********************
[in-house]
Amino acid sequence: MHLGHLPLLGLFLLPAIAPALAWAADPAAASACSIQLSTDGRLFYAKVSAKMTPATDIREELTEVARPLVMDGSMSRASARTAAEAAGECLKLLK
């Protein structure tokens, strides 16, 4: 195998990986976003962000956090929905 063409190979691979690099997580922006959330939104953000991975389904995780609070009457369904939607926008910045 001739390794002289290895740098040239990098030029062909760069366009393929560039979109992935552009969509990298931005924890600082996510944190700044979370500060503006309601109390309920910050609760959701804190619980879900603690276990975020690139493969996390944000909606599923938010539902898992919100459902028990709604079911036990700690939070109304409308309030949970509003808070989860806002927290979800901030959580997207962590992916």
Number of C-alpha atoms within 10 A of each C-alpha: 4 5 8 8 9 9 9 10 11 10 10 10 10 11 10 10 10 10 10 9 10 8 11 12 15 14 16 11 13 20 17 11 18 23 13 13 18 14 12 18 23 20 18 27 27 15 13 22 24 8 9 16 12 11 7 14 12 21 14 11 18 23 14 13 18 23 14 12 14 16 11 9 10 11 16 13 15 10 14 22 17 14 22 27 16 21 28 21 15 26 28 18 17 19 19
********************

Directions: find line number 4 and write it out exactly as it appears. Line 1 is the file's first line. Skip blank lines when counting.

Number of C-alpha atoms within 10 A of each C-alpha: 4 5 8 8 9 9 9 10 11 10 10 10 10 11 10 10 10 10 10 9 10 8 11 12 15 14 16 11 13 20 17 11 18 23 13 13 18 14 12 18 23 20 18 27 27 15 13 22 24 8 9 16 12 11 7 14 12 21 14 11 18 23 14 13 18 23 14 12 14 16 11 9 10 11 16 13 15 10 14 22 17 14 22 27 16 21 28 21 15 26 28 18 17 19 19